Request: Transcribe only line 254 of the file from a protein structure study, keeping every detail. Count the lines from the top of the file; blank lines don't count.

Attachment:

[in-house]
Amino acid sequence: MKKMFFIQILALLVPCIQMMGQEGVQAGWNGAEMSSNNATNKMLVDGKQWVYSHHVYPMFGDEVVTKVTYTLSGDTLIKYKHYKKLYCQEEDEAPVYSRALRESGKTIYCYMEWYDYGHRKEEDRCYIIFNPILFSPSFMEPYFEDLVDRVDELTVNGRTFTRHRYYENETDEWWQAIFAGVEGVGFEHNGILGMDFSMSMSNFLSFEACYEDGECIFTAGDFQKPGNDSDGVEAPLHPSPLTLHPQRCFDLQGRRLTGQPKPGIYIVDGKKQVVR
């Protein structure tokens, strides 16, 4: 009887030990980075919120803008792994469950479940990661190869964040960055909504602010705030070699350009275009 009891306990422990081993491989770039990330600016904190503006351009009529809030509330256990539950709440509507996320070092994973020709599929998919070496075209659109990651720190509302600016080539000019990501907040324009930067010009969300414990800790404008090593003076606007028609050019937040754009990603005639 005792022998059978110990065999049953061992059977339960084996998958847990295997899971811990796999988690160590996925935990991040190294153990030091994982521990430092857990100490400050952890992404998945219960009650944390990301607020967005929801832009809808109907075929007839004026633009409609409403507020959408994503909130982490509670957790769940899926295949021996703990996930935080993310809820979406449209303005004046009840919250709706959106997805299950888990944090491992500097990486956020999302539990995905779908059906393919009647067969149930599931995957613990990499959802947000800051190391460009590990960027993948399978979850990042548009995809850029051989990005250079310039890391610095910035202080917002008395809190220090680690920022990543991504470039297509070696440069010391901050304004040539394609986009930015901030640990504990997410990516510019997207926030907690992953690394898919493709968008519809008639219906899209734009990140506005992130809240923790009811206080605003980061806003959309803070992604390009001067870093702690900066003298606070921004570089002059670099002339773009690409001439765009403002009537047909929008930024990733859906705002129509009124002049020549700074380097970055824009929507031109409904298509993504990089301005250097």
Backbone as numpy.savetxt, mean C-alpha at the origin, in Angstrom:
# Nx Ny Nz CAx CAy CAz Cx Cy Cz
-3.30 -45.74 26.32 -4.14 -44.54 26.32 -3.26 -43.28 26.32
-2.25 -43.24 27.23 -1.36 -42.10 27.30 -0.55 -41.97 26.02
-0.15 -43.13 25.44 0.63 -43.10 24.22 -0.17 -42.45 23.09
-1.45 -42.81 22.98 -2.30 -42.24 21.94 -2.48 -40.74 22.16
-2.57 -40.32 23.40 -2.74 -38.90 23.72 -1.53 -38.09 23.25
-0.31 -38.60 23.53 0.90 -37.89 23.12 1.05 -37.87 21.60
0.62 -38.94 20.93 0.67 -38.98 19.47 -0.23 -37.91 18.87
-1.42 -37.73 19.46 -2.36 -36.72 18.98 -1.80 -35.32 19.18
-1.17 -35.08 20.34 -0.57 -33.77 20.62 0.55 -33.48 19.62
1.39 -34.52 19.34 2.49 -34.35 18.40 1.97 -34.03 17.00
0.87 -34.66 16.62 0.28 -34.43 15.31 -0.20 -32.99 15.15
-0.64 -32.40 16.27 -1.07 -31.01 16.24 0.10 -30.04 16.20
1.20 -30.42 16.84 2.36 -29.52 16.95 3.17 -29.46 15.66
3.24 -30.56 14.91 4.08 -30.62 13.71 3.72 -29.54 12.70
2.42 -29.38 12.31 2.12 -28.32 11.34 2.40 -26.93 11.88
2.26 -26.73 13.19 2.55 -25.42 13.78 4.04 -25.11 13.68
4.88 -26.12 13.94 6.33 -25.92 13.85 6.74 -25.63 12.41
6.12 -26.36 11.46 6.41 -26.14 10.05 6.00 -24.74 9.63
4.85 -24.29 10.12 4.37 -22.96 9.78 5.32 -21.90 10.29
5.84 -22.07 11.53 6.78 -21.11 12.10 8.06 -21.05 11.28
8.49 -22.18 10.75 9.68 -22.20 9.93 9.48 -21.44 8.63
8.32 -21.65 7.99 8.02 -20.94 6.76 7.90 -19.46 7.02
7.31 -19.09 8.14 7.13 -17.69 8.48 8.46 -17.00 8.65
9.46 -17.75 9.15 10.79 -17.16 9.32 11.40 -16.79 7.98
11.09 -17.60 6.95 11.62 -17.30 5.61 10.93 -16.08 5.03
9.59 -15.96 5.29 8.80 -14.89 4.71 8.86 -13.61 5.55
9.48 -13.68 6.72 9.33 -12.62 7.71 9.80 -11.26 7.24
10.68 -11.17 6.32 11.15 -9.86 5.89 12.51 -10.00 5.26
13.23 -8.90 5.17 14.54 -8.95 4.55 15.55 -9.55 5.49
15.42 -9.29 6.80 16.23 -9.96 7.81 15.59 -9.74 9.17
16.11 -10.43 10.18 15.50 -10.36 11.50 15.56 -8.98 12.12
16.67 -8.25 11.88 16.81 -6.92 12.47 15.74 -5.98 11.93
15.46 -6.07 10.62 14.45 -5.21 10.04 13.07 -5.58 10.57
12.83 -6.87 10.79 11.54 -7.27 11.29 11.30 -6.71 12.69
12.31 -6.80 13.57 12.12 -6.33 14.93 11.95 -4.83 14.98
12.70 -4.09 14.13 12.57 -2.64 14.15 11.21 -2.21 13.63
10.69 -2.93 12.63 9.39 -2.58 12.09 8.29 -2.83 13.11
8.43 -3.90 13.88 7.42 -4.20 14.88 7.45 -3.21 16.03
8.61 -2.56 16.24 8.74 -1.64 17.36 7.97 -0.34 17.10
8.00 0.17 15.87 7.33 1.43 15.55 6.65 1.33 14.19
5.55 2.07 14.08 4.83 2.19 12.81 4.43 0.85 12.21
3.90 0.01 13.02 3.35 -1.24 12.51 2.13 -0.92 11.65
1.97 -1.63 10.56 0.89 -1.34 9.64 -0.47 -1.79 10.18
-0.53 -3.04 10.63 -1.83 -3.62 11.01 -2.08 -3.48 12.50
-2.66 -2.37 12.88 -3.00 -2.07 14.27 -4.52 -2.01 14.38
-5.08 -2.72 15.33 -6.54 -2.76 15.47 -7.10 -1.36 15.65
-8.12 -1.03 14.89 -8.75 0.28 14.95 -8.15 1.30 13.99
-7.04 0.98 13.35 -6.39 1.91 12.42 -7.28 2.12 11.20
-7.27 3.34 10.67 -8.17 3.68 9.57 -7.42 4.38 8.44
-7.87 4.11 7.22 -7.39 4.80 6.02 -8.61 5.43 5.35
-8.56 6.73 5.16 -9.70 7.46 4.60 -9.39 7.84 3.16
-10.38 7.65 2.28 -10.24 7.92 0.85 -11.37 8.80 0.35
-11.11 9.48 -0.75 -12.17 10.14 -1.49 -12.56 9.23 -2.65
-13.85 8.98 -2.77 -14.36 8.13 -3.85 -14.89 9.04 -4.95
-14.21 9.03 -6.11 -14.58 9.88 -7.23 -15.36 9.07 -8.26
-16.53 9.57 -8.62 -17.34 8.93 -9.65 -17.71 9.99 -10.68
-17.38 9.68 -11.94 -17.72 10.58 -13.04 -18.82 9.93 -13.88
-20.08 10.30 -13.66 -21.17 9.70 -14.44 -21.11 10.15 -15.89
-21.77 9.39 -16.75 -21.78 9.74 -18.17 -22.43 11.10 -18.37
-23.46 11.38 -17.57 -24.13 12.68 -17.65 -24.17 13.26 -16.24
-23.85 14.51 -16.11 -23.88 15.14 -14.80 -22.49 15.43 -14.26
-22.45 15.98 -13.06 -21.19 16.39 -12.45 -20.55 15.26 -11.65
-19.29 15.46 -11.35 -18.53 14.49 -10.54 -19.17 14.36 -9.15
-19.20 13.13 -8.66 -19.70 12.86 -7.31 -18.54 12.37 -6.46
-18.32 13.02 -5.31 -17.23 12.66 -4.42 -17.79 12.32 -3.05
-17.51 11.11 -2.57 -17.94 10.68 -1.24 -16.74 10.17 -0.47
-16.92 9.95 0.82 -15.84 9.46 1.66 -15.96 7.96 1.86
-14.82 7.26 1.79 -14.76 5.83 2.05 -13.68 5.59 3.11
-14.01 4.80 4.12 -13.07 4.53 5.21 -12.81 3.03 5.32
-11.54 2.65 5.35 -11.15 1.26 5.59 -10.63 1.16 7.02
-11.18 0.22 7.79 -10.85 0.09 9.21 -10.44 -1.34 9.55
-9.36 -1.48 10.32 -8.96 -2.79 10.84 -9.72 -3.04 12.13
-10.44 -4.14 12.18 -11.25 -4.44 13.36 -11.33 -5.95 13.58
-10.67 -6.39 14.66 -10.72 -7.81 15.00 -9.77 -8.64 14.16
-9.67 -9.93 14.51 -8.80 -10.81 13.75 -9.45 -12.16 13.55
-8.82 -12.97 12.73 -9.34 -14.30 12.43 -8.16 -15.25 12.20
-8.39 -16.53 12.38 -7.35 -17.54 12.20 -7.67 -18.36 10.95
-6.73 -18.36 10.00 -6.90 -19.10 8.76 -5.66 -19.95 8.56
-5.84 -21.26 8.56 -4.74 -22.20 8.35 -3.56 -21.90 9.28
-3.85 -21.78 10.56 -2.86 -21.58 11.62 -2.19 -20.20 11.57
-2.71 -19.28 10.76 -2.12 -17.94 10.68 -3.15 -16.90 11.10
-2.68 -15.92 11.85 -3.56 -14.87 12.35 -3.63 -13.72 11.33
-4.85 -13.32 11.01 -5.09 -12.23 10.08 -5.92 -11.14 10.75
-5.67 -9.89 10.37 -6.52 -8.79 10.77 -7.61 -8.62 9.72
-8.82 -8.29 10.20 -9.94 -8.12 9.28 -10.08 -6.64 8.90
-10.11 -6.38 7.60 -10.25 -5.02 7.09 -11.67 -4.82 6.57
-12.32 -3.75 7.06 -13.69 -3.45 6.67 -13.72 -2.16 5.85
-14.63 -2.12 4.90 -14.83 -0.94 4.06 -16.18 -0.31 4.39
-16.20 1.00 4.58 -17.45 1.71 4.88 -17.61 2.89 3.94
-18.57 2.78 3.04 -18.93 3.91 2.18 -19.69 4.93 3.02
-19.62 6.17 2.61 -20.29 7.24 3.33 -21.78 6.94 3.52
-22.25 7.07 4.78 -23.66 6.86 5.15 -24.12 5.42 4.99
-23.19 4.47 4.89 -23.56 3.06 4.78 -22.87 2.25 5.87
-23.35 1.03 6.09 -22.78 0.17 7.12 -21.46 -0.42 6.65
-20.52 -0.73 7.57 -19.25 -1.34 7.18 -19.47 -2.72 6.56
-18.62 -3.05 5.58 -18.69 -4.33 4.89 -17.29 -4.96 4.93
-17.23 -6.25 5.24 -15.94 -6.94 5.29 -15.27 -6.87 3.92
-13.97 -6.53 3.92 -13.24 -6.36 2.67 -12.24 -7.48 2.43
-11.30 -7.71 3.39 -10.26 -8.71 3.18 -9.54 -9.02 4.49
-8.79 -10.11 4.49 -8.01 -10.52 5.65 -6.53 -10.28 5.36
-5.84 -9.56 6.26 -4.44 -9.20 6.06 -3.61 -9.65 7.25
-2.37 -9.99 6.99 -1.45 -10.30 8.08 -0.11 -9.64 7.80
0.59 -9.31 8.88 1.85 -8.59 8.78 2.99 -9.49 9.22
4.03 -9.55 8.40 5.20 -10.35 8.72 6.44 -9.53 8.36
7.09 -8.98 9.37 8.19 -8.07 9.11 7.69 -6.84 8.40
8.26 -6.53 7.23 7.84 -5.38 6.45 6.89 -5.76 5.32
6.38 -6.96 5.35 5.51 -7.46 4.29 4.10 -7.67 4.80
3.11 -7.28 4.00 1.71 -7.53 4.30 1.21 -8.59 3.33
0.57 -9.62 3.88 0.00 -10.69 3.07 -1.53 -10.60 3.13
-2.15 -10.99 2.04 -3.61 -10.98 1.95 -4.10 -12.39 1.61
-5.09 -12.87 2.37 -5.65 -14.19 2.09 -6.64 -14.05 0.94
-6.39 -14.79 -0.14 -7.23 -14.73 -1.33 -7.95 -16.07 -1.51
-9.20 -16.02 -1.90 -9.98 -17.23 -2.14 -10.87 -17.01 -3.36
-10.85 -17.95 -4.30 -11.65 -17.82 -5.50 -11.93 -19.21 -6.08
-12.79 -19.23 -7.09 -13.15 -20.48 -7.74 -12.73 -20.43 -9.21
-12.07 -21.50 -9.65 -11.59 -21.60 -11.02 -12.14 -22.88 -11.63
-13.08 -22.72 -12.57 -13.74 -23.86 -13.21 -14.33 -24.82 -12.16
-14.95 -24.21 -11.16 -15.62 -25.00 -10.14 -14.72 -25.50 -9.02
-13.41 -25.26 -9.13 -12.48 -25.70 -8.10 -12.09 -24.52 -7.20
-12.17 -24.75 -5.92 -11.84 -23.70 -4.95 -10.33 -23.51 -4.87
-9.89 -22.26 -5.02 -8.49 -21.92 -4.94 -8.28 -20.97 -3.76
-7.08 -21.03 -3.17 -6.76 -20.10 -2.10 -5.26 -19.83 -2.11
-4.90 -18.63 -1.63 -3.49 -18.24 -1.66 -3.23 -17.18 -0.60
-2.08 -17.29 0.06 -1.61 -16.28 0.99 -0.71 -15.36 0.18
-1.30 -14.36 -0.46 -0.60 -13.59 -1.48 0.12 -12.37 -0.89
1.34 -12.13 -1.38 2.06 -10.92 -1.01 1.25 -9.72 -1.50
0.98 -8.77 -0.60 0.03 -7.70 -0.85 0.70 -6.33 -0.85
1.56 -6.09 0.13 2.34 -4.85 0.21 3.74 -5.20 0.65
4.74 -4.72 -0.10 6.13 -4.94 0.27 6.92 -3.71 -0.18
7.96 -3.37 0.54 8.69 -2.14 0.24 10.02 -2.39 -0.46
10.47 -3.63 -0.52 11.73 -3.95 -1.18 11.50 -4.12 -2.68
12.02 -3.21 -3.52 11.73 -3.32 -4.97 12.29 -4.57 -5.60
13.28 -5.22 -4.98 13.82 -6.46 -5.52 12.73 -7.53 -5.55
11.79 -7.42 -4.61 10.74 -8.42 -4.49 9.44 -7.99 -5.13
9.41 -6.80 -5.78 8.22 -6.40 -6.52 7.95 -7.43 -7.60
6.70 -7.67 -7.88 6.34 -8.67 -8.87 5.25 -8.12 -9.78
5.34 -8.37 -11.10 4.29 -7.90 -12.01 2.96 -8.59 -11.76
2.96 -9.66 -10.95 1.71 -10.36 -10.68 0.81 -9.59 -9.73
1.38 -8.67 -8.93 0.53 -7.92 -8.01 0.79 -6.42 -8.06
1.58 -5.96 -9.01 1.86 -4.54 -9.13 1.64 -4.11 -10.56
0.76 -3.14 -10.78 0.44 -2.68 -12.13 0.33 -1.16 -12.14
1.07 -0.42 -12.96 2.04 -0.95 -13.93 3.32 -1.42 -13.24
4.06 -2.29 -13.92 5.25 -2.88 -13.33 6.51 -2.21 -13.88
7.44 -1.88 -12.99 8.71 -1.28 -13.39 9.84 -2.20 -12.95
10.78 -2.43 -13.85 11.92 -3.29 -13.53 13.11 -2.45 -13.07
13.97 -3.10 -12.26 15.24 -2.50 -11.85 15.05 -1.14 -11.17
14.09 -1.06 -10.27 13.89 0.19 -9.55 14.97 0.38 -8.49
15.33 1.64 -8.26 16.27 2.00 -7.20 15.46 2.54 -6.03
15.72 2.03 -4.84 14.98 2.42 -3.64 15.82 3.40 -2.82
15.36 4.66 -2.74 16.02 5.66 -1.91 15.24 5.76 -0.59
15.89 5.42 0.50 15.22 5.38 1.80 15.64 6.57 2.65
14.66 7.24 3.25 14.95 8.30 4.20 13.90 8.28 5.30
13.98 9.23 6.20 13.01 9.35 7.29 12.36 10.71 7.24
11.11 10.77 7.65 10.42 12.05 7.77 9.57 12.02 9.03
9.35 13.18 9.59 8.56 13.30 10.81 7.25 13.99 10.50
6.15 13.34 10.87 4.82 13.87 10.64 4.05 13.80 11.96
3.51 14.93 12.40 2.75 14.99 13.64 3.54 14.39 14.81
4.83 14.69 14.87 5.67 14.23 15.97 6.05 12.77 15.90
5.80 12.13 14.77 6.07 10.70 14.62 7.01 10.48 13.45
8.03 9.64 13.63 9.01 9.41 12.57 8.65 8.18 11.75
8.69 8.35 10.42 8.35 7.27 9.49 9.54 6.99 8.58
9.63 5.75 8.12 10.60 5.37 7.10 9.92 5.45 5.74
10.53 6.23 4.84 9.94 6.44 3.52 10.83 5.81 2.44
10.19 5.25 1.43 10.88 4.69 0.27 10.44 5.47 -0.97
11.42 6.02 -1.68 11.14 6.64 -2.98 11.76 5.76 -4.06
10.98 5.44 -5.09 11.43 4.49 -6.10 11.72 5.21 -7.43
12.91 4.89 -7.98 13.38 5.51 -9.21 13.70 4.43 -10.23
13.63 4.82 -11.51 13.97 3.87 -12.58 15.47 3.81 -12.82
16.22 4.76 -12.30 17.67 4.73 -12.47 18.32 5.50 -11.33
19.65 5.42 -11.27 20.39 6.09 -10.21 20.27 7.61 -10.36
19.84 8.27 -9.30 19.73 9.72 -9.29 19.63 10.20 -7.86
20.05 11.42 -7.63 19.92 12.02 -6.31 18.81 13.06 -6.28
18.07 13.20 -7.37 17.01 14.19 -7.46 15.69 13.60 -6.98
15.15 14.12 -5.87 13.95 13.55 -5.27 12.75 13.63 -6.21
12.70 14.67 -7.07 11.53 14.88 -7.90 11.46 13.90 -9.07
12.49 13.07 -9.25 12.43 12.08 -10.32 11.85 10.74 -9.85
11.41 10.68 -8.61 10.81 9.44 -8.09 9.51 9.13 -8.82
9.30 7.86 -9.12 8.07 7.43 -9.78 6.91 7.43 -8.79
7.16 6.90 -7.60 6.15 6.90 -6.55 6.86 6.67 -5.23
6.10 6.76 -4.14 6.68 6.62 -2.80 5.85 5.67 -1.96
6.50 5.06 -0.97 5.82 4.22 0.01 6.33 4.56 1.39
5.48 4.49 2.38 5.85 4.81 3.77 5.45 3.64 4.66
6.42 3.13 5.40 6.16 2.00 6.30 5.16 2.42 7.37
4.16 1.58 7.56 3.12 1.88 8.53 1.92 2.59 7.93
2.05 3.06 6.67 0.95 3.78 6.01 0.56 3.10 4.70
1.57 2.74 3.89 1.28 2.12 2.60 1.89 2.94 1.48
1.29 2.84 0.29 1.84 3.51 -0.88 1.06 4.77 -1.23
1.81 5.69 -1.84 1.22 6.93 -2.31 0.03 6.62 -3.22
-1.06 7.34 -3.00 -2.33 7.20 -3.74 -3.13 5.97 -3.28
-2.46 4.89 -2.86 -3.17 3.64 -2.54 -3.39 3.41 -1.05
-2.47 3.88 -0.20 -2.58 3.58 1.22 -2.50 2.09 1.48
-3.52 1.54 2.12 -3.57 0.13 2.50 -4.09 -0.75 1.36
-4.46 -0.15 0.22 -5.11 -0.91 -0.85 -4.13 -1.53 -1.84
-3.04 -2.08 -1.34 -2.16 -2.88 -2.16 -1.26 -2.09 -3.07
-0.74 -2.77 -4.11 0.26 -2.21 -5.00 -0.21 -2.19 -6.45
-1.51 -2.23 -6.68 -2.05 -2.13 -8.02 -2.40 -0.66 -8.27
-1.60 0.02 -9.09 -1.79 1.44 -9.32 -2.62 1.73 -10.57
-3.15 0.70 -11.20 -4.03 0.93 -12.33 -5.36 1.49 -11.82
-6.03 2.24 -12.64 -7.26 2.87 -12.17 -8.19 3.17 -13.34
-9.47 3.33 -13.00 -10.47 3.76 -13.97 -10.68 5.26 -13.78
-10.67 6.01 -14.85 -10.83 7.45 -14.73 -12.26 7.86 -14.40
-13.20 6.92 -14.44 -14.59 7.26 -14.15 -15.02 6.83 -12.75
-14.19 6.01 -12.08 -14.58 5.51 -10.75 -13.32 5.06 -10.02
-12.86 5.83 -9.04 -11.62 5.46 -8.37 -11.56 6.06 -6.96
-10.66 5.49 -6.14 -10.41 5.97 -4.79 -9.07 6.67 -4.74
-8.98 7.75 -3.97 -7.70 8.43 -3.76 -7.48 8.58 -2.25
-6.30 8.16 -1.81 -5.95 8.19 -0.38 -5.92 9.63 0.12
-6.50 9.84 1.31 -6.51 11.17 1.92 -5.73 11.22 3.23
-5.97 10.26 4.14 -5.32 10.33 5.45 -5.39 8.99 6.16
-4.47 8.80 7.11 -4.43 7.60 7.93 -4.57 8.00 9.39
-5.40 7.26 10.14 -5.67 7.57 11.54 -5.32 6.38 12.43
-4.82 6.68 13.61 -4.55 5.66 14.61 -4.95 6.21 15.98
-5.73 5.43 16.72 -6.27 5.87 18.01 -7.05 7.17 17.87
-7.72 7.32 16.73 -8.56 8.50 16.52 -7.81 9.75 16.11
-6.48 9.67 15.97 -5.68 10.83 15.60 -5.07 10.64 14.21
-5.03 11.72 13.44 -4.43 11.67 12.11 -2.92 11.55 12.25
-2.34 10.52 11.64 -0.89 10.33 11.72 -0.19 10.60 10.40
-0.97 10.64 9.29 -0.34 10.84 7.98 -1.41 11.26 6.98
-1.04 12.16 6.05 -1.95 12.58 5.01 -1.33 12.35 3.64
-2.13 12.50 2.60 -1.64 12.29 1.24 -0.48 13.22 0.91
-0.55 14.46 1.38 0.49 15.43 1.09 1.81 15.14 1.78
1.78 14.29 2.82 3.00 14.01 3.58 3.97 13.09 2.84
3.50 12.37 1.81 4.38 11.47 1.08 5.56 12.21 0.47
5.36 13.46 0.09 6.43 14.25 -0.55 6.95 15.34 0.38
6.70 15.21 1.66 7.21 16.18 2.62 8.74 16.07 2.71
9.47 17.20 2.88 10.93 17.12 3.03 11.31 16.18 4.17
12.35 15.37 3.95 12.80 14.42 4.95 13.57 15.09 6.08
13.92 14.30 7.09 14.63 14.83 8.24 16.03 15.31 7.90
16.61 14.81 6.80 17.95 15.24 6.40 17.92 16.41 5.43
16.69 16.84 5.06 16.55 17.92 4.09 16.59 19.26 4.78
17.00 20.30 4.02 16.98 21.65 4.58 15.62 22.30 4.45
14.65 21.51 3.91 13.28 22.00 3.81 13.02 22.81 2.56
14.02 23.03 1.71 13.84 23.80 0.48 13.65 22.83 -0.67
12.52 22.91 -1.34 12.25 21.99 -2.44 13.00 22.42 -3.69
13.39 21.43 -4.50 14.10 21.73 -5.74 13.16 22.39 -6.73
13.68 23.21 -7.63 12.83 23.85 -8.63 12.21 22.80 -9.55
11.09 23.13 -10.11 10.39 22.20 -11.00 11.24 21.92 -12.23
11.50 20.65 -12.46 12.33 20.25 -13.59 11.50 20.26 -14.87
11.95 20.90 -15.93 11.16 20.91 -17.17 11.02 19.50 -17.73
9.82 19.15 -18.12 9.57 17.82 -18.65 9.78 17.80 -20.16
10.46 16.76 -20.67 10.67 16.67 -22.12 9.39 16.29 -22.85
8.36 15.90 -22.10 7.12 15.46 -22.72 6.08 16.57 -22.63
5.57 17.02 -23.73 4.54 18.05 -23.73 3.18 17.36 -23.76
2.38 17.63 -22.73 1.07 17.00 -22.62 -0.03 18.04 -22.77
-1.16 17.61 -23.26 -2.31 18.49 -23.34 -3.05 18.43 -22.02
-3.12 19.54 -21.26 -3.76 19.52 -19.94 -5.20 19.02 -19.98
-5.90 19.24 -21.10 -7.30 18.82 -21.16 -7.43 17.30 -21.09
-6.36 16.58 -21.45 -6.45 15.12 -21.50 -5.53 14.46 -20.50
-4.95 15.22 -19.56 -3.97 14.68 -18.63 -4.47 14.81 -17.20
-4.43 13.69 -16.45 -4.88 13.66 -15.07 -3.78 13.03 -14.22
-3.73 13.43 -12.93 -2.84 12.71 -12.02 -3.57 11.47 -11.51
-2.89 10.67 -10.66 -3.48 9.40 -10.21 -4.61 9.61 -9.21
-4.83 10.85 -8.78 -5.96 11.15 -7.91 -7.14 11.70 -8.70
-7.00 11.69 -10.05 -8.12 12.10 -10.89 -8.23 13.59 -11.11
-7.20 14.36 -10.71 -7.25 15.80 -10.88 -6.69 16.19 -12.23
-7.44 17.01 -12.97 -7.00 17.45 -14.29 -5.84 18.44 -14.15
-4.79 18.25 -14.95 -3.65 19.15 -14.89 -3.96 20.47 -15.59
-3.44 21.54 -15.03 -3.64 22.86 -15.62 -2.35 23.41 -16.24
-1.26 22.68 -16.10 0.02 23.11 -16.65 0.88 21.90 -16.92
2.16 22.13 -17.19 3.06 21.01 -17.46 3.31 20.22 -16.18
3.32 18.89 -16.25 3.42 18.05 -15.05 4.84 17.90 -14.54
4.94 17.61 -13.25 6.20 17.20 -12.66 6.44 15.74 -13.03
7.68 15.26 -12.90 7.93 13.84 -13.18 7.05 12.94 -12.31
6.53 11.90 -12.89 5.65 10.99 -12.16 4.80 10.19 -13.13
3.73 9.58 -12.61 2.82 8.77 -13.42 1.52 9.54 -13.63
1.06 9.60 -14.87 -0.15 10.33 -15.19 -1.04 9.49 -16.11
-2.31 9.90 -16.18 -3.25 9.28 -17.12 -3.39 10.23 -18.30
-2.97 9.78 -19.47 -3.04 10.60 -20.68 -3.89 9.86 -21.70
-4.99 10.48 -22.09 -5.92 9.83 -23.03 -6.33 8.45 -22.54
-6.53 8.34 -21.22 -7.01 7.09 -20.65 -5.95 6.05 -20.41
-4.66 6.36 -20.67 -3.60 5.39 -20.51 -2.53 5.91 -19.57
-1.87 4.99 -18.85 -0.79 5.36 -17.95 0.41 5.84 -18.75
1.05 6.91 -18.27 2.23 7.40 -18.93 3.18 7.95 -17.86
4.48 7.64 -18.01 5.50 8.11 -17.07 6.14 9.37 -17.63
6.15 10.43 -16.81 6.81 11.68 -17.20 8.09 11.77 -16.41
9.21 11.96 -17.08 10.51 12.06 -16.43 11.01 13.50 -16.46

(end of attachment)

-4.95 15.22 -19.56 -3.97 14.68 -18.63 -4.47 14.81 -17.20